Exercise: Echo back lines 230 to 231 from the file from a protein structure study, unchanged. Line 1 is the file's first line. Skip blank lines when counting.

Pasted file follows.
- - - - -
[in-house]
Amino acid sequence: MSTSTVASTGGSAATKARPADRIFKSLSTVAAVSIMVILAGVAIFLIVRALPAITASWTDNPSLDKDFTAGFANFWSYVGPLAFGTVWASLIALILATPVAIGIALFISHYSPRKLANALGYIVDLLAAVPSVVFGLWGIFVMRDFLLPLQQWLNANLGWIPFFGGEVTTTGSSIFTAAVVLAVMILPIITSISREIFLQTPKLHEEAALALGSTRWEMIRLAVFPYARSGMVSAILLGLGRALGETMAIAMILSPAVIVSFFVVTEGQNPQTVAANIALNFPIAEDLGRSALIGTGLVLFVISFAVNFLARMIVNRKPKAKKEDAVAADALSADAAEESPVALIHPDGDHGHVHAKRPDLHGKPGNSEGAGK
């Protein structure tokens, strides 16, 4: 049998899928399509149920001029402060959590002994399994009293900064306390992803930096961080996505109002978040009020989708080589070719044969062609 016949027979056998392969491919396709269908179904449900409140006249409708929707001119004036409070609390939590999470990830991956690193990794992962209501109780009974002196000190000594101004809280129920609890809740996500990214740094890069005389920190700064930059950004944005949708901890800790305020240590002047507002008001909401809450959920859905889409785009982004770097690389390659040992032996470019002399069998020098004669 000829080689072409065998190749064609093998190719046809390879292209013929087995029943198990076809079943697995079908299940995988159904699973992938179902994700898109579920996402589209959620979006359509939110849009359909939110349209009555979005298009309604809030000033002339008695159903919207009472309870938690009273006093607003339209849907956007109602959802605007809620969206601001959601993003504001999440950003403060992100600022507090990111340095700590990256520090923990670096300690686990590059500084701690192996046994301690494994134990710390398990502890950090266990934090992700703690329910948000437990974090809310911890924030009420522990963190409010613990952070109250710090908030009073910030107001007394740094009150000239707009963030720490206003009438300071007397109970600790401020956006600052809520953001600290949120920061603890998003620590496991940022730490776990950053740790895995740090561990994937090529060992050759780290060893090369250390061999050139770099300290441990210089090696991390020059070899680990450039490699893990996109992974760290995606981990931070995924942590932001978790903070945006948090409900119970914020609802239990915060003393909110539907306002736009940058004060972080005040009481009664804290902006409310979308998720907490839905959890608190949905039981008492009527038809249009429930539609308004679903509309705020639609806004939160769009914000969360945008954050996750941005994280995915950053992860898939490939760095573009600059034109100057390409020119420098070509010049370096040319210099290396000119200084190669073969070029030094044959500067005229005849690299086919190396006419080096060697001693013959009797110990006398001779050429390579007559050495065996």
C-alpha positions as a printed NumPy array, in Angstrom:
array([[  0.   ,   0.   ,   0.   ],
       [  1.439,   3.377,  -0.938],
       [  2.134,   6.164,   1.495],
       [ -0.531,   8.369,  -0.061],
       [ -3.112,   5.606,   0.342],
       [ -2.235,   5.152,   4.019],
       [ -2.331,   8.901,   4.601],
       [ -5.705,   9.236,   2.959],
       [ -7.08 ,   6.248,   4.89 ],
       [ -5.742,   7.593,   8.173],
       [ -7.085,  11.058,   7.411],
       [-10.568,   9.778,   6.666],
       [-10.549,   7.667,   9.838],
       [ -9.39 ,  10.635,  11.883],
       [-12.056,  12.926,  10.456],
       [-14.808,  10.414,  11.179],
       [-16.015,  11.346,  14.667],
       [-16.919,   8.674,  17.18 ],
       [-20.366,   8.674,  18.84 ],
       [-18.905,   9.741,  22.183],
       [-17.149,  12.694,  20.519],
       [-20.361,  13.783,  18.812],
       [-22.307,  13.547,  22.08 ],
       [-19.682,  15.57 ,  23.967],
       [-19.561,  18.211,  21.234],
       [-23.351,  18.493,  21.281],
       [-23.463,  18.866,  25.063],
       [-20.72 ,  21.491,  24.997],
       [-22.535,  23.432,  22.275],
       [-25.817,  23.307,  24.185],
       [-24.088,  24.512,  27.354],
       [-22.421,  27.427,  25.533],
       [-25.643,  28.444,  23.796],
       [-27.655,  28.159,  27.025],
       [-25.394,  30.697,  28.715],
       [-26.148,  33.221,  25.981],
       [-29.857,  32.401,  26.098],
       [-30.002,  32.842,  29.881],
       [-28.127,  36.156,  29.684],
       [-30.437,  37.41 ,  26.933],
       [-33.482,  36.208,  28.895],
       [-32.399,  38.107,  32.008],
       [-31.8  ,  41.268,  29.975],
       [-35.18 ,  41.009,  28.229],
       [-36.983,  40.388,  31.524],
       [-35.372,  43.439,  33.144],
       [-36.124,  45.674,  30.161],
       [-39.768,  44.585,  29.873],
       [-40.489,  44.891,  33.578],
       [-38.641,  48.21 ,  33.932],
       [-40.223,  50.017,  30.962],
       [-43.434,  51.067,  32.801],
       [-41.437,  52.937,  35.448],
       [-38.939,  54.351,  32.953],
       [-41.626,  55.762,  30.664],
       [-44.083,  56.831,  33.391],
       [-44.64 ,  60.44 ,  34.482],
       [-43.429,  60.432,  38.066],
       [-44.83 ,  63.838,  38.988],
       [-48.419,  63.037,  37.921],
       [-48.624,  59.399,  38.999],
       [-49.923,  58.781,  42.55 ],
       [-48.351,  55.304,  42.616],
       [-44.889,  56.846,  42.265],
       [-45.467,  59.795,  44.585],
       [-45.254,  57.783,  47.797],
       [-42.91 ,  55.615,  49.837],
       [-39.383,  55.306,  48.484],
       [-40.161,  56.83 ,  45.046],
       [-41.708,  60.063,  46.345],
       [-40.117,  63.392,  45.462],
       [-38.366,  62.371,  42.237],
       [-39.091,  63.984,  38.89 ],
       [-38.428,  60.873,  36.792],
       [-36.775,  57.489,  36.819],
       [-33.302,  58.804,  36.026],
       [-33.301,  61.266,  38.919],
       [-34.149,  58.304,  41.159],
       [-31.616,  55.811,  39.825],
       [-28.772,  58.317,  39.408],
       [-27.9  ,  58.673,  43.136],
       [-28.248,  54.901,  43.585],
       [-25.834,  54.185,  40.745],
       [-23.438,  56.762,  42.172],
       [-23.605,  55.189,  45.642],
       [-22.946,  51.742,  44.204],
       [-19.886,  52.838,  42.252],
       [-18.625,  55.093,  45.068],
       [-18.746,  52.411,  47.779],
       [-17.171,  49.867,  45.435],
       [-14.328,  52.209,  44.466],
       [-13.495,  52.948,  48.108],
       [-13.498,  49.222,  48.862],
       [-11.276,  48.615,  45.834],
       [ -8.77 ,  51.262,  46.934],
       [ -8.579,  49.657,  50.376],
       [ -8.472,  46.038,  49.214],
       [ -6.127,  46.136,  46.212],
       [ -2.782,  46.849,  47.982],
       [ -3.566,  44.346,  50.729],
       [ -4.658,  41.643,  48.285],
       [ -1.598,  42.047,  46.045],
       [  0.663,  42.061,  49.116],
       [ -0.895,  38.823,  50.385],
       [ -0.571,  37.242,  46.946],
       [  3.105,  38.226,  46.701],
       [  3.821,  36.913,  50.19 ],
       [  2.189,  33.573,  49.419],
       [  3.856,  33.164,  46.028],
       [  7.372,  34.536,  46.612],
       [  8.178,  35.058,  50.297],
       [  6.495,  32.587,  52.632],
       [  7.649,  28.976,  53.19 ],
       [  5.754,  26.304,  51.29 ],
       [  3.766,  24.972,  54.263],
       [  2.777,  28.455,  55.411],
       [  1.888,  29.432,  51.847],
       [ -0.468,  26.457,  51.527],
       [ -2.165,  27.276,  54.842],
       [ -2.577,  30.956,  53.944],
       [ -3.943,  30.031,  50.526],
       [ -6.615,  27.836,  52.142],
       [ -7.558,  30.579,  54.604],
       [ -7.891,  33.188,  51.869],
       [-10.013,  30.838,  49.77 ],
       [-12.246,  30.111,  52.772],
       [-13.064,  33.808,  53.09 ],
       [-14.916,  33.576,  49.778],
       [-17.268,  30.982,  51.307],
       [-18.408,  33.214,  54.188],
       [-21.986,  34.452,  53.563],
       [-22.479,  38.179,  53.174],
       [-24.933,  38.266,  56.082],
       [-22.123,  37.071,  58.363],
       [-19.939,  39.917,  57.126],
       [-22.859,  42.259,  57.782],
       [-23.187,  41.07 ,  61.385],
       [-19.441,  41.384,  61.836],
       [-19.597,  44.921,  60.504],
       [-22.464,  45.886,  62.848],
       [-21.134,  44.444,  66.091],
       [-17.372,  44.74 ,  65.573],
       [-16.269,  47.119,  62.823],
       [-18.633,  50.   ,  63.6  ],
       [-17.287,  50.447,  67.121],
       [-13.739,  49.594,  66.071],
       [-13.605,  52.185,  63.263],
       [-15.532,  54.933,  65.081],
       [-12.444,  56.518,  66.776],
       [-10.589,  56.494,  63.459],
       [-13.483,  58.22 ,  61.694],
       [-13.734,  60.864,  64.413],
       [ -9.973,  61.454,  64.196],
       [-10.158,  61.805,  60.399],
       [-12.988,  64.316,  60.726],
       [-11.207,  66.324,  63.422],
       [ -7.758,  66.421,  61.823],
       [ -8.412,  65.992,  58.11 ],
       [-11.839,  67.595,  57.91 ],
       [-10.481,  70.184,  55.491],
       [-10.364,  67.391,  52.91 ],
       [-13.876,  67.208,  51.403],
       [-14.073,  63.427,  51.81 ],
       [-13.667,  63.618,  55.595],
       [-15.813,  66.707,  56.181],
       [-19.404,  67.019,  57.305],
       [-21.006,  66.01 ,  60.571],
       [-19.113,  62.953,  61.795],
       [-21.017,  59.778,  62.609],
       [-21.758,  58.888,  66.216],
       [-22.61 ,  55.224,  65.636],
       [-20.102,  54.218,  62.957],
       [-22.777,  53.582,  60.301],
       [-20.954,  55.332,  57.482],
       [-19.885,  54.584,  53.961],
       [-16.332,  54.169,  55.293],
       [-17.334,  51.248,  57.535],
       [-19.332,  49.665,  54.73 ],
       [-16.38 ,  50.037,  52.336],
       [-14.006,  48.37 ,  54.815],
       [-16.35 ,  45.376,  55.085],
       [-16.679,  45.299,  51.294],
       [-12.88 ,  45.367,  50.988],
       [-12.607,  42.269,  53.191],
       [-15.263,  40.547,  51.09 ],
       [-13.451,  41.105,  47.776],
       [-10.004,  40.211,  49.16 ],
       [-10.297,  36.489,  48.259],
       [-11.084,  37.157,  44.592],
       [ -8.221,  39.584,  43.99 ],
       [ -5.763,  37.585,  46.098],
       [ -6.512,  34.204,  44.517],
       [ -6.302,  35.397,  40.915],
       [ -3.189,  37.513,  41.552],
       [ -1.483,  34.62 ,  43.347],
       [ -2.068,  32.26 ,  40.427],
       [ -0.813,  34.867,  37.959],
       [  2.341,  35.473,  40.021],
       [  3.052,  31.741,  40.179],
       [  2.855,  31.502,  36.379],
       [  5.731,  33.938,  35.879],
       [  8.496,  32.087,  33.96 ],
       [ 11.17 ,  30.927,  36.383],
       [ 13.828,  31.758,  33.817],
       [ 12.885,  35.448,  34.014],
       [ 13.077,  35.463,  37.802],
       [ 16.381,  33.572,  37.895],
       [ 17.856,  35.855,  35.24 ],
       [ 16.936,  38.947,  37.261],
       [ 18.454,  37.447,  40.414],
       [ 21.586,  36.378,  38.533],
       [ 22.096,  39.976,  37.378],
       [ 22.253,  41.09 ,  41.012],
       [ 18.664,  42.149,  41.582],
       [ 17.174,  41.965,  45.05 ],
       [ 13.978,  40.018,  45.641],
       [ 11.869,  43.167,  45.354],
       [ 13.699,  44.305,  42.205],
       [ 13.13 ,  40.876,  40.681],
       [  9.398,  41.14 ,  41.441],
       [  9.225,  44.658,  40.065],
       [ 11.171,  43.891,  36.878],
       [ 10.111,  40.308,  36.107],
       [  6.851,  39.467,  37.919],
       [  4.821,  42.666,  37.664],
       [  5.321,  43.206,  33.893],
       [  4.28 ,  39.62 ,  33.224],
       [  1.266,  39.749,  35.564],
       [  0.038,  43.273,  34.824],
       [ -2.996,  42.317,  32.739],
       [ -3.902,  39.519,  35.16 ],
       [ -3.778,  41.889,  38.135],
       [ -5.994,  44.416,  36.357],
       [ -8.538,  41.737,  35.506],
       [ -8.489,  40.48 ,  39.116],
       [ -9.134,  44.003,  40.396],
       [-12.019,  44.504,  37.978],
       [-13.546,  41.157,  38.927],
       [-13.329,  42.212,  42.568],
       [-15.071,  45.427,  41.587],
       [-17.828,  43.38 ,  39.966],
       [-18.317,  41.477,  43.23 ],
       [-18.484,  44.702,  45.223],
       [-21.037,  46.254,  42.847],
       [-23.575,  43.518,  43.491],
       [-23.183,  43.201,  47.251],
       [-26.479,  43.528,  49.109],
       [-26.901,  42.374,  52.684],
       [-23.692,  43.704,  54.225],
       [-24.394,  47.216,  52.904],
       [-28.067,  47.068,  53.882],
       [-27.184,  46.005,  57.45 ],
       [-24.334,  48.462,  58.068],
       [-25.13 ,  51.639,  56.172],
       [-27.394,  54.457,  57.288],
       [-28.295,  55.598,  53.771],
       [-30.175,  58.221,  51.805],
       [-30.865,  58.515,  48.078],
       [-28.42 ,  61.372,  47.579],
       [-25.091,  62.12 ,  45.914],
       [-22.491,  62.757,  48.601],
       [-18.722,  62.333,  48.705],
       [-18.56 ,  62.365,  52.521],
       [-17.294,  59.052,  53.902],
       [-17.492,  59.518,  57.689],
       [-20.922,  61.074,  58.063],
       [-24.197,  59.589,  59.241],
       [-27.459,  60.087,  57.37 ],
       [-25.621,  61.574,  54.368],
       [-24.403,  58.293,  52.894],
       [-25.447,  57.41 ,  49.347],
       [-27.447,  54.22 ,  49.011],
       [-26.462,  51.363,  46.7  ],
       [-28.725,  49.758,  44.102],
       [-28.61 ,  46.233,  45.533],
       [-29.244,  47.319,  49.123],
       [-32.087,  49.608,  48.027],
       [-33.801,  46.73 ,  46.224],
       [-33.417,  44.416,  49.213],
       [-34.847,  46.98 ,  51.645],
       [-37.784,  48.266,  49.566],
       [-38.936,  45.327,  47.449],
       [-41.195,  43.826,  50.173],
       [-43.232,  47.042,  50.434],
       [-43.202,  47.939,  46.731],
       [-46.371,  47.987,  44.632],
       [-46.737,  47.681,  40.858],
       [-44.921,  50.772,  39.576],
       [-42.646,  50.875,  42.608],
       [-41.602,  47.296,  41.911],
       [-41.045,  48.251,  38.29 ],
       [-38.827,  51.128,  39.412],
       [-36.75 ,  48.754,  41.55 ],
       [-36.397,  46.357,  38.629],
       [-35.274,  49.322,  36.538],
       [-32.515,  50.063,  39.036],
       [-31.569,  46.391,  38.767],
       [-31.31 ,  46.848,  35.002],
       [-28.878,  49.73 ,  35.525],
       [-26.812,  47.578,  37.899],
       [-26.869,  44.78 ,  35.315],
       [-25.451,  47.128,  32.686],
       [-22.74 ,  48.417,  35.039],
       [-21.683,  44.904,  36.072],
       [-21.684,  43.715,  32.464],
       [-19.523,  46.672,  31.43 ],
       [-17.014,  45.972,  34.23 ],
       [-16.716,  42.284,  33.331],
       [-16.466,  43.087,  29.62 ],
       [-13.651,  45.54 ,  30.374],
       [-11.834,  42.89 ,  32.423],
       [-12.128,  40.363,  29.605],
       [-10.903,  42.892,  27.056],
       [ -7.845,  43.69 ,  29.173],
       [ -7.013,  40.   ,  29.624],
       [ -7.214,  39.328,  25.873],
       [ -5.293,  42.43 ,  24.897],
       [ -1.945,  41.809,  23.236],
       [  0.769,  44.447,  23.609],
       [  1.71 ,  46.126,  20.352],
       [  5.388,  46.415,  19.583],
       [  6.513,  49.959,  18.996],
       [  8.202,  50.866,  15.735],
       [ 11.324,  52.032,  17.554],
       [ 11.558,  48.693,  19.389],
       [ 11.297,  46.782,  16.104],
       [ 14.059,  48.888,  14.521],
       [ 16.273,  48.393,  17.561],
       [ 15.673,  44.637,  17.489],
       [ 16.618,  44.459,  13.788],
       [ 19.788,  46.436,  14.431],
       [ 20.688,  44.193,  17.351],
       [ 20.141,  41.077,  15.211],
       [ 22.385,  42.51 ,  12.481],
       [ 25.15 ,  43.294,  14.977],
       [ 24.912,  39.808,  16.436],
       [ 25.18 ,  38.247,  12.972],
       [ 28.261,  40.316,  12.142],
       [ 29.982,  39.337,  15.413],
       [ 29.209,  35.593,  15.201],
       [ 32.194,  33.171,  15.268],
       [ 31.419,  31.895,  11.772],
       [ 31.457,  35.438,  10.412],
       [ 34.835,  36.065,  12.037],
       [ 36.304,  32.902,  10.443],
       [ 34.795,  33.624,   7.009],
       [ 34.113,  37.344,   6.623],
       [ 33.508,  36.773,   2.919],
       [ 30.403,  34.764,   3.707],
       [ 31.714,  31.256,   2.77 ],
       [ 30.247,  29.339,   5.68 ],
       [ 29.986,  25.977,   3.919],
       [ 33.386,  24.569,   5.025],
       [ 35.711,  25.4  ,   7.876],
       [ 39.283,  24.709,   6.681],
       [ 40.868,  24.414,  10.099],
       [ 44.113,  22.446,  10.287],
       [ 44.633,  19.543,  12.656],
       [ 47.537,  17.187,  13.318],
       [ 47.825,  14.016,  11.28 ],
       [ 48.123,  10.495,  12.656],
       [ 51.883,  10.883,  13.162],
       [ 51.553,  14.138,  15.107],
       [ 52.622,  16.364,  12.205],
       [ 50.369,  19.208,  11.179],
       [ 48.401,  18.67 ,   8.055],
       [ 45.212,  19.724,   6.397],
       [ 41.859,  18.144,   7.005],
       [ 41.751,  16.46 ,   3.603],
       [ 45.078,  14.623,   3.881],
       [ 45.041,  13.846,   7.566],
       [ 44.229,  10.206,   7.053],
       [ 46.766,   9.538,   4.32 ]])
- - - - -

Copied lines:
       [  5.321,  43.206,  33.893],
       [  4.28 ,  39.62 ,  33.224],